>> What's you say the dollar --
>> Generally, and this can vary. Don't take this as oh hey, somebody said it was $3 a watt tops and you're 3.10. There may be some mitigating circumstances. But typically, between two and three dollars a watt today. DC. In other words, if the solar panels are rated 100,000 watt -- excuse me -- 100,000 watts, $200 to $300,000 kind of number. Can it vary? Absolutely. That's why you get this, your mileage may vary on the window sticker on the car. What resources? There's a bunch. I will -- actually, I gave them to you in the previous session. There's a mountain. Just be careful who you trust, because a lot of these may or may not be accurate. Go to places that are known. The Northcentral Texas Council of Governments has done a marvelous job of putting resources together for folks like you. Go Solar Texas is the website. Conduct an energy audit. This is something that McKinstry I hope mentions at least a little blurb. Have somebody come in and look at it. Now, most of you, if not all of you are probably on powerlines that are serviced by Oncor. May not mean that's who your electric company is, but Oncor owns the wires. They also track utility consumption every 15 minutes, and that's available to you free of charge. Now, as it comes back to you -- how many people here are reasonably spreadsheet savvy? Little bit. You know what a comma separated variable file is, where you got the number and a comma, and a number and a comma, and a number and a comma, and a number and a comma? They'll send it to you that way and then you can bring it in to a spreadsheet. Well, as it's given to you, it's like you know, raw vegetables. You've got to cook it. You got to do things with it. I've got software that I've written. You could have done another PhD on just that one spreadsheet alone. It completely analyses it. There are others that will probably have the same thing. Get your free 15-minute data, look at what your usage is. Get an audit. Find out where your holes are. Fix them. Schools are a big block of Swiss cheese. They're not tight. Air going in and out. Doors opening and closing. Kids leave doors open. Lights on. Okay, we can take a look at your general usage. Act on the recommendations of the audit. Fix the leaks first. You can get independent solar recommendations based on the results of that work up front. What am I doing? I'm putting me in the solar industry second to the folks behind, you know, here at McKinstry and others like them. You get an audit first, find out what you can do. Because it's always cheaper and more effective to immediately fix the worst energy offenders, then add solar. Don't do it the other way around. Yes ma'am?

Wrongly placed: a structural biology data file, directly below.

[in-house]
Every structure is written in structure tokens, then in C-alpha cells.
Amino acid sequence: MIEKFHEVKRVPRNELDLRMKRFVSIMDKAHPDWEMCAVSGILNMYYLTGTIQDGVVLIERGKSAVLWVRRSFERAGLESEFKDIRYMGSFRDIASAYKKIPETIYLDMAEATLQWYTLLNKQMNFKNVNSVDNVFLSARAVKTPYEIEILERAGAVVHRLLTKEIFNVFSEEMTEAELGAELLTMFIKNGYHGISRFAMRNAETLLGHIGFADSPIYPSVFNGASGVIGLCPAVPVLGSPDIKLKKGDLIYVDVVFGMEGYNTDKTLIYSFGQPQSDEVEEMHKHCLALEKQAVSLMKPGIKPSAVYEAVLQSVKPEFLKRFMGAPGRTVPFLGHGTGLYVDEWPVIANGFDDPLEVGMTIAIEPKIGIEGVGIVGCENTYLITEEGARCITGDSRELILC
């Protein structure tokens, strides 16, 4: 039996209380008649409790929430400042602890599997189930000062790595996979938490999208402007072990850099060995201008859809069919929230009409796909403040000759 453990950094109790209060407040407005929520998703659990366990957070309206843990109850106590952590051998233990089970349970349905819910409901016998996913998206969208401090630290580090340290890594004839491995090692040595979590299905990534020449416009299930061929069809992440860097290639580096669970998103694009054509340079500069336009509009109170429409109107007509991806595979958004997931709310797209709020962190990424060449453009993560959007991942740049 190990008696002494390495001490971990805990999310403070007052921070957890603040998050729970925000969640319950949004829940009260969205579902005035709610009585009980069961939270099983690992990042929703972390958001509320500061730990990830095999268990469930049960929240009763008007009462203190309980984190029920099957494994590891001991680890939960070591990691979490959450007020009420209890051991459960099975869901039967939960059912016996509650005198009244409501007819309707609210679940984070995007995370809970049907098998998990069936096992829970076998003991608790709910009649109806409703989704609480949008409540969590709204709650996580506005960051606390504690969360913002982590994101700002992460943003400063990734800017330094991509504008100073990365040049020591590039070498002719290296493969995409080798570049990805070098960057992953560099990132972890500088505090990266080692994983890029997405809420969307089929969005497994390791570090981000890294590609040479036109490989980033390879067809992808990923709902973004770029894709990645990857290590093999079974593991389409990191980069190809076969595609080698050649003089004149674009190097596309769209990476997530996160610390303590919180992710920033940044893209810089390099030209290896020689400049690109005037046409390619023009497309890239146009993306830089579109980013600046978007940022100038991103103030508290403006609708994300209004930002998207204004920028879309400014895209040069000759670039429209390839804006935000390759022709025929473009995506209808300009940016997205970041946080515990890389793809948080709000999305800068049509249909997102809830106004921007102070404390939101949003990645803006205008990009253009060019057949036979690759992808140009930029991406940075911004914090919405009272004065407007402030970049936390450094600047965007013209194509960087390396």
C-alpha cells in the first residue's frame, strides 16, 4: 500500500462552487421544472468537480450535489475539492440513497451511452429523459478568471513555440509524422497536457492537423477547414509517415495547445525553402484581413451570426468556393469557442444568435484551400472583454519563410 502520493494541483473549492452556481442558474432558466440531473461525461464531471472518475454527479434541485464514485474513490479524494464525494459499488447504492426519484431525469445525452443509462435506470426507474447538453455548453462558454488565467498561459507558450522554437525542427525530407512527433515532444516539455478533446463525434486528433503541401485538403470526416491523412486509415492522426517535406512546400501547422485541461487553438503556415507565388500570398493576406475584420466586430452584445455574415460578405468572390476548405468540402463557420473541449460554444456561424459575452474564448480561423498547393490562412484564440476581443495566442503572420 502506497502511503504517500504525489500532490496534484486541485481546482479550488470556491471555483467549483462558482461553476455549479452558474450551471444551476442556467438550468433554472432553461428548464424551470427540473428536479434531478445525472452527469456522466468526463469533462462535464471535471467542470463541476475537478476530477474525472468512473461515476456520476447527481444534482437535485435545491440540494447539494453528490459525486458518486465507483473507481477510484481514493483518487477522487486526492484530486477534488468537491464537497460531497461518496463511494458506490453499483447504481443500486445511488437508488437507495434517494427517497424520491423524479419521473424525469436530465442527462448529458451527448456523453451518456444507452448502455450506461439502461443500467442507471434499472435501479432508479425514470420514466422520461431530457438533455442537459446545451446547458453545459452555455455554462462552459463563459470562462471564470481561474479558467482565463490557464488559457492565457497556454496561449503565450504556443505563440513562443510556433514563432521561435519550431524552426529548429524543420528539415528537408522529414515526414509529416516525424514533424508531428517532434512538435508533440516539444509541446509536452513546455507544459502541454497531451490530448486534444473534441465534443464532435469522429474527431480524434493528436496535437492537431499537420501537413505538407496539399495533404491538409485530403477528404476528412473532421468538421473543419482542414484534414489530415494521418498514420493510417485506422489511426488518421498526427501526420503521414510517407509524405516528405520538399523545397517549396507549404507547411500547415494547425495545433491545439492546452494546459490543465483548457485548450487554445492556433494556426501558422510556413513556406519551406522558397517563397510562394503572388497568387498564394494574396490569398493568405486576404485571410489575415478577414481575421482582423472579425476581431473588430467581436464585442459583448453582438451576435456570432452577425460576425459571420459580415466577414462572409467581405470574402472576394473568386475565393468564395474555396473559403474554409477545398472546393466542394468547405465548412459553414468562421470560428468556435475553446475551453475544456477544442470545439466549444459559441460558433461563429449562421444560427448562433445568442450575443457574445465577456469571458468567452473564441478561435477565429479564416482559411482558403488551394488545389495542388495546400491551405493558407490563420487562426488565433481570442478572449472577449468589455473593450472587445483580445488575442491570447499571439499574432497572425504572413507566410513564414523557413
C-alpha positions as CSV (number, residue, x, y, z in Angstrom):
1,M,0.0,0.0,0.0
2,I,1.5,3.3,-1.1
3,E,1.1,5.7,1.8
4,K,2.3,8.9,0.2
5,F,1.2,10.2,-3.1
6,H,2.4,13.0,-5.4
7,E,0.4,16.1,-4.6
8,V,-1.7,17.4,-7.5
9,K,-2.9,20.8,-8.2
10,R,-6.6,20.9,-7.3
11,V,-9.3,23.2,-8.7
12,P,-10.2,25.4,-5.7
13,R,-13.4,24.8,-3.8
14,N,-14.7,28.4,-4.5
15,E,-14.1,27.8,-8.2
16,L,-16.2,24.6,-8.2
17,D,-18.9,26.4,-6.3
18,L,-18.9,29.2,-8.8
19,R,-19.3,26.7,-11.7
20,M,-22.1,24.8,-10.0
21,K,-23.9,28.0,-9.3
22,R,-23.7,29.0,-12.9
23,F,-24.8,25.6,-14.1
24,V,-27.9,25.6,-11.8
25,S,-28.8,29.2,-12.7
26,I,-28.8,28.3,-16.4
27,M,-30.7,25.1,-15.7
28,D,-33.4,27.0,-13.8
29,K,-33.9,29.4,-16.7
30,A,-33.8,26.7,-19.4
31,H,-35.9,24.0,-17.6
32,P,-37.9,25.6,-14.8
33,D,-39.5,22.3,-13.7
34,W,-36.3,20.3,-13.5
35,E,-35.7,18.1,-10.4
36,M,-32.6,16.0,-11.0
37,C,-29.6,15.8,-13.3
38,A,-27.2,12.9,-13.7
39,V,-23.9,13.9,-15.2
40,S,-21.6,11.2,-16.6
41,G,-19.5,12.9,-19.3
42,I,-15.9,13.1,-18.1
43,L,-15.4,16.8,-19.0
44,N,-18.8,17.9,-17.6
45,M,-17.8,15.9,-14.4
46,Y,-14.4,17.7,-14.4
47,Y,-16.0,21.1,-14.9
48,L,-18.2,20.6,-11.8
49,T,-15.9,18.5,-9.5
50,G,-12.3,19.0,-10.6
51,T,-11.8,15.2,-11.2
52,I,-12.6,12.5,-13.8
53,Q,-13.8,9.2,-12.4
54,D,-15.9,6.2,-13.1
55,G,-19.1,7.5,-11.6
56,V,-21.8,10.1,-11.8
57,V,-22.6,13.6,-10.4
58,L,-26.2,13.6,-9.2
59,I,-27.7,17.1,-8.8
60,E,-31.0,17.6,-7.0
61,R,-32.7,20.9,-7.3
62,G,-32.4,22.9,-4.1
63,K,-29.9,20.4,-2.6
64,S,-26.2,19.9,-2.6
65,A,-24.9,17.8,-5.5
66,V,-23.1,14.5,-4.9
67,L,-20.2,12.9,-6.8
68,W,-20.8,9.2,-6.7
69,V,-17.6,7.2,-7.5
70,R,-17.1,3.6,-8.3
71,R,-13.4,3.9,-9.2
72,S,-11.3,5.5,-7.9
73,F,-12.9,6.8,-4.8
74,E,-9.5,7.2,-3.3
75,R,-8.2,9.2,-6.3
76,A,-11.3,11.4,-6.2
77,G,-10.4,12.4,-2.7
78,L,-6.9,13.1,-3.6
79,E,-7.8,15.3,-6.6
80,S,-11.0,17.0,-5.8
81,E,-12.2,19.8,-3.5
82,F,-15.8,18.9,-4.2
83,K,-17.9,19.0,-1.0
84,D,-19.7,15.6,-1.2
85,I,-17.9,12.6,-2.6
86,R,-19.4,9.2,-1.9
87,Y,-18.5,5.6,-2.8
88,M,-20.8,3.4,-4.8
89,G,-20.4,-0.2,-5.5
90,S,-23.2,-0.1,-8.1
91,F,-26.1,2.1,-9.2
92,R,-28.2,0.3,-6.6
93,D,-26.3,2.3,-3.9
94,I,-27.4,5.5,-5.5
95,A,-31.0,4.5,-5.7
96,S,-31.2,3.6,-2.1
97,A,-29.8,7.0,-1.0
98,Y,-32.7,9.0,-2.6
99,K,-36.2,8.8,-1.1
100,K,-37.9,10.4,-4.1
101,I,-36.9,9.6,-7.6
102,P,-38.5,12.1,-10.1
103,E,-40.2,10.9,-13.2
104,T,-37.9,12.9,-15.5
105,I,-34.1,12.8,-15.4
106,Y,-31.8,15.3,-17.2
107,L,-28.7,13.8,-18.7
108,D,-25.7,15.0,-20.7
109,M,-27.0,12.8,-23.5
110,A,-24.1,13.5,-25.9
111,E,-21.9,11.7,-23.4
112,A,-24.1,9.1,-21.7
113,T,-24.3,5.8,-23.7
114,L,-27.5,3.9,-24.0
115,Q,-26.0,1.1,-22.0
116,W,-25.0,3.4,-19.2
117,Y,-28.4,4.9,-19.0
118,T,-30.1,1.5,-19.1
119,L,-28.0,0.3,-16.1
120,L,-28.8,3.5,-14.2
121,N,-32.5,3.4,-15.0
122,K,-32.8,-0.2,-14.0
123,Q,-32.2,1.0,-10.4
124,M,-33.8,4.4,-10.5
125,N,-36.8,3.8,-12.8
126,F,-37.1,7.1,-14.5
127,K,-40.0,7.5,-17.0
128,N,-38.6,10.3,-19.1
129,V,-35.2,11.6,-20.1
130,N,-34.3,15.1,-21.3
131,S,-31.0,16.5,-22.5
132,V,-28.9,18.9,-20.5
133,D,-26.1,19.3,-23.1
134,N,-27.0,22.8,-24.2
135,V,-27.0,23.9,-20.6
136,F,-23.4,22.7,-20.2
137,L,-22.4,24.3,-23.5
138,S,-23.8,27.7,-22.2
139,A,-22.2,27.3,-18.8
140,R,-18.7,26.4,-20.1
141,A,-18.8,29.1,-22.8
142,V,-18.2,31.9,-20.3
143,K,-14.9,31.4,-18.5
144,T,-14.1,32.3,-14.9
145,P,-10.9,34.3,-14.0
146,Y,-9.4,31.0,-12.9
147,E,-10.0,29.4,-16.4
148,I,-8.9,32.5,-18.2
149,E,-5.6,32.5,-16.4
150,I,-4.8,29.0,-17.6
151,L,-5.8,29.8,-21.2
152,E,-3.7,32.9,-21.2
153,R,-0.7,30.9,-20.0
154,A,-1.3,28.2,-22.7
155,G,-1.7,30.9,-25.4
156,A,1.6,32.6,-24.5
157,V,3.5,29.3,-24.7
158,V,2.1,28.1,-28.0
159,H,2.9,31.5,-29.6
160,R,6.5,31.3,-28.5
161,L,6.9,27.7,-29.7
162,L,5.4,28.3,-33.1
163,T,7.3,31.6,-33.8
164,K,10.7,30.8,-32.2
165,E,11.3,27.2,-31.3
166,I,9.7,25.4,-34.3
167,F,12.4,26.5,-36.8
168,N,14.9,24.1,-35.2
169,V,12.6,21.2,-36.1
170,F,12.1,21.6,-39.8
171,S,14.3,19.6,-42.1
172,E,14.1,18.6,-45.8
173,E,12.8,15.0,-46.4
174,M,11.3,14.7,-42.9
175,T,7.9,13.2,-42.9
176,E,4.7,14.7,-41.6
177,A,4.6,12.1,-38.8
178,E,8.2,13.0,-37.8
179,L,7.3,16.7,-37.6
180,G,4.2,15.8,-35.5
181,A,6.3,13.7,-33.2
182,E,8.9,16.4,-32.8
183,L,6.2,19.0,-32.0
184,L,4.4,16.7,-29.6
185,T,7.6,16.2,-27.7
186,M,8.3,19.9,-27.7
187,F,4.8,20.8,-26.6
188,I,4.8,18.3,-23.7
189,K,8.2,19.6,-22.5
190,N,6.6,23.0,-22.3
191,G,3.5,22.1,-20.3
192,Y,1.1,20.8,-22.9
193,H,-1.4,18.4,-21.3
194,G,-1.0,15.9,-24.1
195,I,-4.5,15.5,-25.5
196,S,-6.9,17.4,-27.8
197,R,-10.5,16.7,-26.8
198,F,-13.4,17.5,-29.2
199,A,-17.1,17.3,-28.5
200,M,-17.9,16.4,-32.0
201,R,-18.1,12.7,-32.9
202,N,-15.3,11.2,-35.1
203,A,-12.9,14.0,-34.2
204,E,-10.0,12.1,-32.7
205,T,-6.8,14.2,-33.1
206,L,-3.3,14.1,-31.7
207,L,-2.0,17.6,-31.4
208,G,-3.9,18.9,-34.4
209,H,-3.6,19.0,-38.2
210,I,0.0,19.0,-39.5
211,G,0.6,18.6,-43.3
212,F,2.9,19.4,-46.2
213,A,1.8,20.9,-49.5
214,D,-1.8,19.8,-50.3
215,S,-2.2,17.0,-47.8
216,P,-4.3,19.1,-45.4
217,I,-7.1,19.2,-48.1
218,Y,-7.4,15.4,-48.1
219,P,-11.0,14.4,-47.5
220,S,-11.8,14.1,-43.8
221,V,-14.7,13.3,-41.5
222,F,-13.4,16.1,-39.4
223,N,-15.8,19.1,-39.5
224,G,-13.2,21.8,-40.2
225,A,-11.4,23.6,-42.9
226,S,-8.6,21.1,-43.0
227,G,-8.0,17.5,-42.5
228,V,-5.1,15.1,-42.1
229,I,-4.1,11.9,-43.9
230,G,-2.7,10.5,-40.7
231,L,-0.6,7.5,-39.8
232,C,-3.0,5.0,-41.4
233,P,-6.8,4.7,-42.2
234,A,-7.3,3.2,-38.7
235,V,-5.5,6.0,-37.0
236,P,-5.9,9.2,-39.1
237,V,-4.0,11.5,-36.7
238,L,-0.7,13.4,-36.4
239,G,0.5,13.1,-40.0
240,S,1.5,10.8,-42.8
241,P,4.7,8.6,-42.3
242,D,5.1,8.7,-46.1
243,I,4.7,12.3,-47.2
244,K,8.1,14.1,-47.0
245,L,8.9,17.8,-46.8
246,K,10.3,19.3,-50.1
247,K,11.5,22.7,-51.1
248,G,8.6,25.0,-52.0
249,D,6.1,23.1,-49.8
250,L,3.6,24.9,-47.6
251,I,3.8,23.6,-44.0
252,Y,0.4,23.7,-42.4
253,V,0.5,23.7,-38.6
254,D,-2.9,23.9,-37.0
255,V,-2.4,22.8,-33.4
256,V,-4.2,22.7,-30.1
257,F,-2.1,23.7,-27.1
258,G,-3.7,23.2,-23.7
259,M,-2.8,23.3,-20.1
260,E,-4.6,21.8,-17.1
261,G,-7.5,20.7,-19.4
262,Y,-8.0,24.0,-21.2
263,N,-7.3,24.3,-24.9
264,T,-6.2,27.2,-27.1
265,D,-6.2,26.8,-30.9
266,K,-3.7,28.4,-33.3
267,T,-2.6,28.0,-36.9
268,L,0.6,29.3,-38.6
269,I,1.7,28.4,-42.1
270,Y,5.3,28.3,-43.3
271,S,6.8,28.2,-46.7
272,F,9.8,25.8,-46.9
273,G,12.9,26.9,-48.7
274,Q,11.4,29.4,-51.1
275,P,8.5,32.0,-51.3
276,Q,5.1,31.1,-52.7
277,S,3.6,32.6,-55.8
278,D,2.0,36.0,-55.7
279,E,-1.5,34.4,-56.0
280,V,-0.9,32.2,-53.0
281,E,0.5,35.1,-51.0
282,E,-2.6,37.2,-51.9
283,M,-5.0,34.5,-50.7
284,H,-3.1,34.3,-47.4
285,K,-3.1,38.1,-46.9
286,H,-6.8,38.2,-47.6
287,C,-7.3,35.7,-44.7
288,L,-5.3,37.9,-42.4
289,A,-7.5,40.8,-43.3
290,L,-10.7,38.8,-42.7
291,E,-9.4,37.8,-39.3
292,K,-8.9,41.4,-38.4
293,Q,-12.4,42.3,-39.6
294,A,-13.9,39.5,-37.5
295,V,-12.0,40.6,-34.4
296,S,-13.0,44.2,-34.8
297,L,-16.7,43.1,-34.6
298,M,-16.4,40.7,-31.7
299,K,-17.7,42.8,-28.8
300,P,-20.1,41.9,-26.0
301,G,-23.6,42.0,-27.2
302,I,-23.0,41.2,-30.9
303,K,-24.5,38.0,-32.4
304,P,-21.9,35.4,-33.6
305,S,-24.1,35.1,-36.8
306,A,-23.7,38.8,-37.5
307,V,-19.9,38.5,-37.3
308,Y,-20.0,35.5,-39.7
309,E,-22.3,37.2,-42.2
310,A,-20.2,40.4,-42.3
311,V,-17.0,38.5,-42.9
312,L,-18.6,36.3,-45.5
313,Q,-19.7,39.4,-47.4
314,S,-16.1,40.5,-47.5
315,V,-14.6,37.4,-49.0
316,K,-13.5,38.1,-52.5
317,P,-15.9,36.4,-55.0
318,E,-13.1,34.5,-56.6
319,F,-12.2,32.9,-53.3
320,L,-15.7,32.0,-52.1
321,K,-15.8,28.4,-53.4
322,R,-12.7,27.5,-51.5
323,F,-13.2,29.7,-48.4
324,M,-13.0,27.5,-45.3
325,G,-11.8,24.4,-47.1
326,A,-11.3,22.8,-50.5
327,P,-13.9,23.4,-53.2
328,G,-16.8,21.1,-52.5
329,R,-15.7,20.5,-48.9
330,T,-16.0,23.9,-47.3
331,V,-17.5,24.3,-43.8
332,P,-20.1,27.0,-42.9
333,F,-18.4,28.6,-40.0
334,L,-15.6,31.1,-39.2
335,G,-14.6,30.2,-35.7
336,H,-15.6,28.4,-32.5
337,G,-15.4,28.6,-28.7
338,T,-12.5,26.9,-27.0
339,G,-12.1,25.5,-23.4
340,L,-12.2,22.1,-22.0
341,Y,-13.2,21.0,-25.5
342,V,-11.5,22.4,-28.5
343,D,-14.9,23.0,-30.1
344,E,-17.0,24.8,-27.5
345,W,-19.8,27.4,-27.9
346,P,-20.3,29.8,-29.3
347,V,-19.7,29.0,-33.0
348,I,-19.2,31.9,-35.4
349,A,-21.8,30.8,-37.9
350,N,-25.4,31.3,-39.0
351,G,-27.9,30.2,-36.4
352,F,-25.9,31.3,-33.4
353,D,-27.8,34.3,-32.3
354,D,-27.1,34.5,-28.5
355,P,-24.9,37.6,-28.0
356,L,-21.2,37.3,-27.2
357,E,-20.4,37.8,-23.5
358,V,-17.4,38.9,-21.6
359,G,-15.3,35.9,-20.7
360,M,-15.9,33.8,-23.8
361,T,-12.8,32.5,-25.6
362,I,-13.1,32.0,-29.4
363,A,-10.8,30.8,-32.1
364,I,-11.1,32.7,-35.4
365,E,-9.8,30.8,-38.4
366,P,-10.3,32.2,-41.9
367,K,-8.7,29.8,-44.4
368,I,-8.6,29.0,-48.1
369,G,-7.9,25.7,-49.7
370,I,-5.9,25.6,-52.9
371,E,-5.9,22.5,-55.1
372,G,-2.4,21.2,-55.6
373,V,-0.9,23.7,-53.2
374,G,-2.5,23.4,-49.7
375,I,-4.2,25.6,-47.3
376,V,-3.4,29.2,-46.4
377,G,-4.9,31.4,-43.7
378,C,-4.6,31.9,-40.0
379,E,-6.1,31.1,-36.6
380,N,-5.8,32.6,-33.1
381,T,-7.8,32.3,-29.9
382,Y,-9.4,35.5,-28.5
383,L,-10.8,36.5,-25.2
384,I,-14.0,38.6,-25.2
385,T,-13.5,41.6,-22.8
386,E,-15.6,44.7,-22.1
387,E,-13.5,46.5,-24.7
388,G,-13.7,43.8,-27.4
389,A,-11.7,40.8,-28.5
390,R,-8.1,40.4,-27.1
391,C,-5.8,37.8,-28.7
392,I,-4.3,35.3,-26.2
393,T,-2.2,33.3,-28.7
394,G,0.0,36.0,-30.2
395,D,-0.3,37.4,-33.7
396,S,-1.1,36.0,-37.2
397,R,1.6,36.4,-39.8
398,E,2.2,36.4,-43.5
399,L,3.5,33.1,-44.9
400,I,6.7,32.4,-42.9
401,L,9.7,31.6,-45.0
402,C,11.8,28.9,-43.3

>> And if I can just let our guests know, the Dallas County Community College District went to SECO, State Energy Conservation Office and they did three free preliminary energy audits for us. And we're getting ready to do detailed energy audits at all of our colleges. And so, thank you. We are planning to do that. And so, if your college or ISD does not know about it, go to SECO and ask them about their energy assessment program and you can get free assessments.
>> I'll tell you right up front --